I recently read Robert Harris’s new book, An Officer and a Spy. Robert Harris is a great writer – he combines deep historical knowledge with a knack for story telling.

His latest book describes the Dreyfus affair from the perspective of one of the key protagonists – the head of French military intelligence. The story moves along at a fair old clip, and the atmosphere of fin-de-ciecle Paris is brilliantly rendered. Whilst I knew the broad outlines of the Dreyfus story, Harris brings the episode to life in a brilliant way, and shows how a miscarriage of justice could happen.

Whilst Harris tells a great story, there are some obvious lessons that apply to our current situation. Dreyfus was convicted by a secret court – the army contended that the evidence should be kept secret to protect their intelligence sources. This allowed the prosecution to present circumstantial evidence which was unlikely to satisfy the general public in court. The prosecution also presented “evidence” in secret to the judges without sharing it with the defense – but the evidence was dubious at best.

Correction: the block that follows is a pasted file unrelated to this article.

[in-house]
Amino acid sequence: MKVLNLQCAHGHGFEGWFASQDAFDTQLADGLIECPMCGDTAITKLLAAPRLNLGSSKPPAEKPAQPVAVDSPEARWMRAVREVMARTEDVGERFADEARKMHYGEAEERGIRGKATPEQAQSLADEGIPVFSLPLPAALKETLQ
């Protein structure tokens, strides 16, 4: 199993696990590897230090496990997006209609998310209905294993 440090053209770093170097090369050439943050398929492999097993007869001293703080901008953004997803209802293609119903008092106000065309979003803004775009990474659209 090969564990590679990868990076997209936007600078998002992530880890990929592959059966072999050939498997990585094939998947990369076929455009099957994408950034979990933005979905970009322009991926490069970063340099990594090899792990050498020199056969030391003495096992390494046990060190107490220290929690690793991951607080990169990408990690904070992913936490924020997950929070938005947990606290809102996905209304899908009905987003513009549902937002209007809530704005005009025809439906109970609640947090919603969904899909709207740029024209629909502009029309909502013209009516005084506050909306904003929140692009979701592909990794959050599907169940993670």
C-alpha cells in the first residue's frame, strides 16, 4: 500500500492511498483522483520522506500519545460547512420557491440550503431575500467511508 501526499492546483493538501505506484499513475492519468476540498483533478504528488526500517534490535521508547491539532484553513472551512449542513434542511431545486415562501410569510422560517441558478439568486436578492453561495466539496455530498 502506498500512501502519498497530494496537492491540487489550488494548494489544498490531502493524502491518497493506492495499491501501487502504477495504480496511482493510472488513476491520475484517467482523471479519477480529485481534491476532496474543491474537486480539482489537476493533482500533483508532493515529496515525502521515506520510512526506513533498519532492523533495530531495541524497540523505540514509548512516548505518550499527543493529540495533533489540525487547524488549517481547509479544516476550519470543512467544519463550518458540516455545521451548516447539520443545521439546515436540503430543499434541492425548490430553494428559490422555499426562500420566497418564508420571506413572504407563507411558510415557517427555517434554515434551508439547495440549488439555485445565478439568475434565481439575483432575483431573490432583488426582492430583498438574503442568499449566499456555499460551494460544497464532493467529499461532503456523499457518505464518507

Harris describes how France’s most trusted institution – the army – used this secret process to convict an innocent man, partly out of anti-semitism, partly because they wanted to convict someone – anyone – and once they had a candidate, they’d do anything to secure a conviction. The secrecy of the process allowed them to succeed, but also drove them to ever more extreme actions to cover up their actions.

Compare this with the current hoohah around Edward Snowden, whose exposed how the decisions made by a secret court are likely incompatible with most people’s ideas of justice.